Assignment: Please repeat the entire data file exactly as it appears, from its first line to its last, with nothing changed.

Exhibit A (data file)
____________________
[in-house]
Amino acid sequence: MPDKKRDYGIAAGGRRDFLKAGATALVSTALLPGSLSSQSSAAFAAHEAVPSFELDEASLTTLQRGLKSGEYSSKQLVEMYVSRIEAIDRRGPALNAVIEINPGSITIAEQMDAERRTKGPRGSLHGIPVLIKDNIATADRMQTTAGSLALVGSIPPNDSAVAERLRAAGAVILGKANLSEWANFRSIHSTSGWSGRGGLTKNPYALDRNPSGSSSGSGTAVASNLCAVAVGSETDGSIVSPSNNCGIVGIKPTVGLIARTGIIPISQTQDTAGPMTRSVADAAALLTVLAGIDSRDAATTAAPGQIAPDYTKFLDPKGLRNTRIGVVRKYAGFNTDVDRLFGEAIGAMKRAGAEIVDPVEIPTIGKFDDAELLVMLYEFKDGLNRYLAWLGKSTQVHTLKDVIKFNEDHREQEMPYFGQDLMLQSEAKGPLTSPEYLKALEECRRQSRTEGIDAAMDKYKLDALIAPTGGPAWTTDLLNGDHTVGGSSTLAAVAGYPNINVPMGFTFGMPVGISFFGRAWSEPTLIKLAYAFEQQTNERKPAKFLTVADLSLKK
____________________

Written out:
[in-house]
Amino acid sequence: MPDKKRDYGIAAGGRRDFLKAGATALVSTALLPGSLSSQSSAAFAAHEAVPSFELDEASLTTLQRGLKSGEYSSKQLVEMYVSRIEAIDRRGPALNAVIEINPGSITIAEQMDAERRTKGPRGSLHGIPVLIKDNIATADRMQTTAGSLALVGSIPPNDSAVAERLRAAGAVILGKANLSEWANFRSIHSTSGWSGRGGLTKNPYALDRNPSGSSSGSGTAVASNLCAVAVGSETDGSIVSPSNNCGIVGIKPTVGLIARTGIIPISQTQDTAGPMTRSVADAAALLTVLAGIDSRDAATTAAPGQIAPDYTKFLDPKGLRNTRIGVVRKYAGFNTDVDRLFGEAIGAMKRAGAEIVDPVEIPTIGKFDDAELLVMLYEFKDGLNRYLAWLGKSTQVHTLKDVIKFNEDHREQEMPYFGQDLMLQSEAKGPLTSPEYLKALEECRRQSRTEGIDAAMDKYKLDALIAPTGGPAWTTDLLNGDHTVGGSSTLAAVAGYPNINVPMGFTFGMPVGISFFGRAWSEPTLIKLAYAFEQQTNERKPAKFLTVADLSLKK